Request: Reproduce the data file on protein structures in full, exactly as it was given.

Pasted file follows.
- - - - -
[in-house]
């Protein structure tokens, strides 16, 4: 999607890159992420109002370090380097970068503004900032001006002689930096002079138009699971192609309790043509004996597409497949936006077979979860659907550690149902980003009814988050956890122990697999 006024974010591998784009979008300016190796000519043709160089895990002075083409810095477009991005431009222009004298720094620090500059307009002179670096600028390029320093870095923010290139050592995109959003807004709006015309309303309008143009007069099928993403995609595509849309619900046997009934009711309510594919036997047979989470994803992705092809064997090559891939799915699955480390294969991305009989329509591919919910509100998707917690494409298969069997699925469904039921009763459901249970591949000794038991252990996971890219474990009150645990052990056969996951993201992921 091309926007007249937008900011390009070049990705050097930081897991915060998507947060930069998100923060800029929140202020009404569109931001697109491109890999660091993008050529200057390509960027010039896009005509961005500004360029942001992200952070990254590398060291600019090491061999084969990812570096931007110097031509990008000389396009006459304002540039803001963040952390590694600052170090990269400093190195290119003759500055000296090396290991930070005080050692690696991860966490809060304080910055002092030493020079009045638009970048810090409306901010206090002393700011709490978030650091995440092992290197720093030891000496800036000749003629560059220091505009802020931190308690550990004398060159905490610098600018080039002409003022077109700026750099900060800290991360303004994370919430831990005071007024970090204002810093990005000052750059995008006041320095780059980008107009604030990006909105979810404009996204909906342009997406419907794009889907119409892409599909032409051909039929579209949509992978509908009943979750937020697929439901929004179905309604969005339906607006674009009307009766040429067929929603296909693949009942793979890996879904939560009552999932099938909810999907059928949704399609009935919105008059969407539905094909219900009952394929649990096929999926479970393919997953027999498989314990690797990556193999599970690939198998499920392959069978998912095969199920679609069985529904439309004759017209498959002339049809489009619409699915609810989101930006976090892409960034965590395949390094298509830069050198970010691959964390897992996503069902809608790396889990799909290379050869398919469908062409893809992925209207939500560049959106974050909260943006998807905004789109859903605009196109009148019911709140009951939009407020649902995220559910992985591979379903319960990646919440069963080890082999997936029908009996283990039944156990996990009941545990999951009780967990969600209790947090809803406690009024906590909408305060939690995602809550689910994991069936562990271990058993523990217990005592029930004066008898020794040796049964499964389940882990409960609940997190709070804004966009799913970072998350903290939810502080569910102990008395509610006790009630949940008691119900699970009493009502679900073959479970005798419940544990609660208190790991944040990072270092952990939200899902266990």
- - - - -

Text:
[in-house]
């Protein structure tokens, strides 16, 4: 999607890159992420109002370090380097970068503004900032001006002689930096002079138009699971192609309790043509004996597409497949936006077979979860659907550690149902980003009814988050956890122990697999 006024974010591998784009979008300016190796000519043709160089895990002075083409810095477009991005431009222009004298720094620090500059307009002179670096600028390029320093870095923010290139050592995109959003807004709006015309309303309008143009007069099928993403995609595509849309619900046997009934009711309510594919036997047979989470994803992705092809064997090559891939799915699955480390294969991305009989329509591919919910509100998707917690494409298969069997699925469904039921009763459901249970591949000794038991252990996971890219474990009150645990052990056969996951993201992921 091309926007007249937008900011390009070049990705050097930081897991915060998507947060930069998100923060800029929140202020009404569109931001697109491109890999660091993008050529200057390509960027010039896009005509961005500004360029942001992200952070990254590398060291600019090491061999084969990812570096931007110097031509990008000389396009006459304002540039803001963040952390590694600052170090990269400093190195290119003759500055000296090396290991930070005080050692690696991860966490809060304080910055002092030493020079009045638009970048810090409306901010206090002393700011709490978030650091995440092992290197720093030891000496800036000749003629560059220091505009802020931190308690550990004398060159905490610098600018080039002409003022077109700026750099900060800290991360303004994370919430831990005071007024970090204002810093990005000052750059995008006041320095780059980008107009604030990006909105979810404009996204909906342009997406419907794009889907119409892409599909032409051909039929579209949509992978509908009943979750937020697929439901929004179905309604969005339906607006674009009307009766040429067929929603296909693949009942793979890996879904939560009552999932099938909810999907059928949704399609009935919105008059969407539905094909219900009952394929649990096929999926479970393919997953027999498989314990690797990556193999599970690939198998499920392959069978998912095969199920679609069985529904439309004759017209498959002339049809489009619409699915609810989101930006976090892409960034965590395949390094298509830069050198970010691959964390897992996503069902809608790396889990799909290379050869398919469908062409893809992925209207939500560049959106974050909260943006998807905004789109859903605009196109009148019911709140009951939009407020649902995220559910992985591979379903319960990646919440069963080890082999997936029908009996283990039944156990996990009941545990999951009780967990969600209790947090809803406690009024906590909408305060939690995602809550689910994991069936562990271990058993523990217990005592029930004066008898020794040796049964499964389940882990409960609940997190709070804004966009799913970072998350903290939810502080569910102990008395509610006790009630949940008691119900699970009493009502679900073959479970005798419940544990609660208190790991944040990072270092952990939200899902266990």